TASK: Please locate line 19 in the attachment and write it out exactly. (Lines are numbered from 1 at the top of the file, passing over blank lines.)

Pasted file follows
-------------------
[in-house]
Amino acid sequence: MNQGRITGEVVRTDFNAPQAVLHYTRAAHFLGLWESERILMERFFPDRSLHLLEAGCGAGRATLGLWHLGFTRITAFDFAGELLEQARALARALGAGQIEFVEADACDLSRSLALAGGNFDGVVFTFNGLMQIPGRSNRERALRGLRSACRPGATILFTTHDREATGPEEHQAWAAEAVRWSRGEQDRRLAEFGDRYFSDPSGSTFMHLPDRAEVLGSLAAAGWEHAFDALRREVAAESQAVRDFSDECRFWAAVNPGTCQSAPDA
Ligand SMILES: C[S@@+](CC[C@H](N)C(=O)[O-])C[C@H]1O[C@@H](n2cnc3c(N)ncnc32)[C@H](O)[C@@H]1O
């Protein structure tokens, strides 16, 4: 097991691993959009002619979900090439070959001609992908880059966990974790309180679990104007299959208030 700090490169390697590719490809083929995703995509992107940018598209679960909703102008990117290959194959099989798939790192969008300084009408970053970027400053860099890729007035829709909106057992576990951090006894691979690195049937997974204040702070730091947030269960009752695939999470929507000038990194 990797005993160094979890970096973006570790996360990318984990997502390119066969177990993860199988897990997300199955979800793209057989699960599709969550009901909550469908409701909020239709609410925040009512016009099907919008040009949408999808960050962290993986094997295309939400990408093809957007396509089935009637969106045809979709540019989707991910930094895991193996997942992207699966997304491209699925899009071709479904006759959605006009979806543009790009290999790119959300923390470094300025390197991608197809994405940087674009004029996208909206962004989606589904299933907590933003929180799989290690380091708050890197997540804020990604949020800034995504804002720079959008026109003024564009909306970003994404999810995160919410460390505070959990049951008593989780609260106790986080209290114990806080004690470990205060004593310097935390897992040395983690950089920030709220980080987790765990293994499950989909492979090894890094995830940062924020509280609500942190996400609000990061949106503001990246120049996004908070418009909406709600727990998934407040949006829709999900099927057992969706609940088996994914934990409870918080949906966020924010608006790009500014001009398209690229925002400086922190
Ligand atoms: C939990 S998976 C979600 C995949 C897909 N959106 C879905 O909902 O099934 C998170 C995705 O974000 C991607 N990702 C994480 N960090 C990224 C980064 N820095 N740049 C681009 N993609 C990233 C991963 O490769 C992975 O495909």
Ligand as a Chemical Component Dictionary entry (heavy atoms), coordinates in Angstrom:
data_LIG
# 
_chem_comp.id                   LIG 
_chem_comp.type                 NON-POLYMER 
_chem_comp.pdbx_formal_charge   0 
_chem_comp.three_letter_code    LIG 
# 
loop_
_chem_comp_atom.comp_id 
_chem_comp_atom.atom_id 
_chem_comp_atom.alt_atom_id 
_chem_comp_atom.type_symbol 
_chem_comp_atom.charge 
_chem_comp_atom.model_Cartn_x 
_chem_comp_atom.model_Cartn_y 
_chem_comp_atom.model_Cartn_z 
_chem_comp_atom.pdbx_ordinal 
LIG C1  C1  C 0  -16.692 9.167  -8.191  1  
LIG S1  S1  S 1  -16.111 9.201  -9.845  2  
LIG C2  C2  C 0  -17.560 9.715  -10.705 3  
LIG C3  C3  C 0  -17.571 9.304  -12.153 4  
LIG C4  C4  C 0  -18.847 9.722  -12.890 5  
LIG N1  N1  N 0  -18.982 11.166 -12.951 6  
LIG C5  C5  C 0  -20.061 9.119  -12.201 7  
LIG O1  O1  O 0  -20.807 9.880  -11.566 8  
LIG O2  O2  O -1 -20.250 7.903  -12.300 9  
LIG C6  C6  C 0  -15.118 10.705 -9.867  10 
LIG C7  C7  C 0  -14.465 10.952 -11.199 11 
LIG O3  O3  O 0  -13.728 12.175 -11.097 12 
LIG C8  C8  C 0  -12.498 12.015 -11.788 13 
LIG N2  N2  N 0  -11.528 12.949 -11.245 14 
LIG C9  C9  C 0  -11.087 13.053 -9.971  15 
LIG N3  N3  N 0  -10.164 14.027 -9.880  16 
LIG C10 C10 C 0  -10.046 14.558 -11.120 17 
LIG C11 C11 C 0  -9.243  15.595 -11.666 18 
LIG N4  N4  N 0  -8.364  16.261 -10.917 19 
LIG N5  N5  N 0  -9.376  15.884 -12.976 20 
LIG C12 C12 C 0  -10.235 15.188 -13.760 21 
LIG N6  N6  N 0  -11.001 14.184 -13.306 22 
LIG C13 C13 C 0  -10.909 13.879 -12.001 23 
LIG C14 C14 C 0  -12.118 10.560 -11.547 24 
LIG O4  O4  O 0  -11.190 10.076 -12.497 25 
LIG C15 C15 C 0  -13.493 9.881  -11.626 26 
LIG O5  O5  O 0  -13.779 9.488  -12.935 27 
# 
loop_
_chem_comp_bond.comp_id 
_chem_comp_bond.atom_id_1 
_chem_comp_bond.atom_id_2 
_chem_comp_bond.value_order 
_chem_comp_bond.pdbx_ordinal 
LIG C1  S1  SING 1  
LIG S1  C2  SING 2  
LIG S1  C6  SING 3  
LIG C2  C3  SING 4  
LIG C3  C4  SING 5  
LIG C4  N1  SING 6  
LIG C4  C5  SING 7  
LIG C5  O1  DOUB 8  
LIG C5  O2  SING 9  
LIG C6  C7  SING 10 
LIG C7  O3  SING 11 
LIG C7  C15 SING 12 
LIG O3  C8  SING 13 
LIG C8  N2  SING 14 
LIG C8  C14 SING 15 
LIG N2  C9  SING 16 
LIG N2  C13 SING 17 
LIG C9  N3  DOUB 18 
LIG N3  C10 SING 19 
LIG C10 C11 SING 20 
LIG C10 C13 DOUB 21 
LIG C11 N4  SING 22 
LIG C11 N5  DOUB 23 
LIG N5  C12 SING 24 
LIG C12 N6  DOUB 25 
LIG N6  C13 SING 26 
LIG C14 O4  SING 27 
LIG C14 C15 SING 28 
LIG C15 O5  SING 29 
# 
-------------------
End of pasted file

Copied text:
_chem_comp_atom.charge 